• Slow cooked beef conical with swede and choko (Adam Liaw)Source: Adam Liaw

When this lesser-known cut of meat gets the TLC it needs (a long, slow cook), it becomes soft, gelatinous and aromatic. The vegetables are first cooked until they caramelise, then combined with beef for even more flavour depth.

Serves
4

Preparation

25min

Cooking

7hr

Skill level

Easy
By
Average: 5 (1 vote)
Yum

Ingredients

  • 2 whole beef conical muscles, about 500 g each
  • sea salt and black pepper, to taste
  • 80 ml (⅓ cup) grape seed oil
  • 100 g unsalted butter
  • 2 small brown onions, chopped
  • 6 garlic cloves, chopped
  • 150 g button mushrooms, quartered
  • 2 choko, peeled and chopped
  • 1 sweet potato, peeled and chopped
  • 1 swede, peeled and chopped
  • 2 tomatoes, chopped
  • 3 litres brown veal stock, or beef stock
  • ¼ bunch thyme
  • 6 star anise
  • chopped parsley and pea tendrils, to serve

Cook's notes

Oven temperatures are for conventional; if using fan-forced (convection), reduce the temperature by 20˚C. | We use Australian tablespoons and cups: 1 teaspoon equals 5 ml; 1 tablespoon equals 20 ml; 1 cup equals 250 ml. | All herbs are fresh (unless specified) and cups are lightly packed. | All vegetables are medium size and peeled, unless specified. | All eggs are 55-60 g, unless specified.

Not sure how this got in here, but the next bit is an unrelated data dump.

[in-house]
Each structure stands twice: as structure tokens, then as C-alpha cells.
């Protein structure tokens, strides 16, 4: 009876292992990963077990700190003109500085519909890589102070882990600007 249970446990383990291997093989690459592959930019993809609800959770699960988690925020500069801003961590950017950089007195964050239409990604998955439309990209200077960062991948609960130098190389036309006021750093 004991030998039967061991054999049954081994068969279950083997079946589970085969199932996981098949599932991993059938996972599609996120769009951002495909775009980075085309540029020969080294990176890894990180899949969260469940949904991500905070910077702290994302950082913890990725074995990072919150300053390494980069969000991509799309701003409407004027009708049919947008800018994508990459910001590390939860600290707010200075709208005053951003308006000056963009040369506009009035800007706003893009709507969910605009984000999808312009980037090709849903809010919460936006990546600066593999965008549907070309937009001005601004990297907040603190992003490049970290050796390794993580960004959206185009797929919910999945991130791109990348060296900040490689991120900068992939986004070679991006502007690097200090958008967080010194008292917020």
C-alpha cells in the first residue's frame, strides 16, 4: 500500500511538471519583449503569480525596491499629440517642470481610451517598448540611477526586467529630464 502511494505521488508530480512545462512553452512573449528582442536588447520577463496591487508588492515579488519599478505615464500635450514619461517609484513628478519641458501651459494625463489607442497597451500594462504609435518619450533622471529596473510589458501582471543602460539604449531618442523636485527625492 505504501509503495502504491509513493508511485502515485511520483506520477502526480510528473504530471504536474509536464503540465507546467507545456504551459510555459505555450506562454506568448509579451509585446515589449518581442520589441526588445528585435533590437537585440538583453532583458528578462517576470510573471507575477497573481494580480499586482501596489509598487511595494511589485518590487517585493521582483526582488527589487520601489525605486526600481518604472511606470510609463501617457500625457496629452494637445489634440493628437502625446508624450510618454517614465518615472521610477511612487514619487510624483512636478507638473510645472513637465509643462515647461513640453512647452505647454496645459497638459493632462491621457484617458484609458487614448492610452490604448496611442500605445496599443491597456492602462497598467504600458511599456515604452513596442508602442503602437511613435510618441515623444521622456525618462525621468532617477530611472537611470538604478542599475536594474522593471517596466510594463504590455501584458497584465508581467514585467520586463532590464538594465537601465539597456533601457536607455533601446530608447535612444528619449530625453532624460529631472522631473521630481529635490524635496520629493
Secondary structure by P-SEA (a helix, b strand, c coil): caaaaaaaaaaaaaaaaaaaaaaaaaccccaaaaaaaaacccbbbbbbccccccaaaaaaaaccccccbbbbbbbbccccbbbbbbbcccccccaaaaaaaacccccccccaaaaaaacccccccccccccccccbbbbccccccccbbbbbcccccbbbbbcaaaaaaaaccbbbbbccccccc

Instructions

  1. Preheat the oven to 120˚C. Choose a large, oven proof, heavy–based saucepan with lid that will comfortably fit all the ingredients.
  2. Season the beef all over with salt and pepper. Place the pan over medium-high heat, add the oil and when hot, brown the seasoned meat all over, then remove from the pan.
  3. Add the butter, onion, garlic and mushrooms and cook until lightly golden. Add the remaining vegetables except for the tomatoes and cook until well caramelised.
  4. Return the meat back to the pan along with all the remaining ingredients. Cover closely with a piece of baking paper (cartouche), then a lid and bake for 6 hours or until soft, gelatinous and aromatic.
  5. Garnish with chopped parsley and pea tendrils.


Adam Liaw cooks, laughs, and explores culture with some of Australia's most beloved in The Cook Up With Adam Liaw.

Photography by Adam Liaw.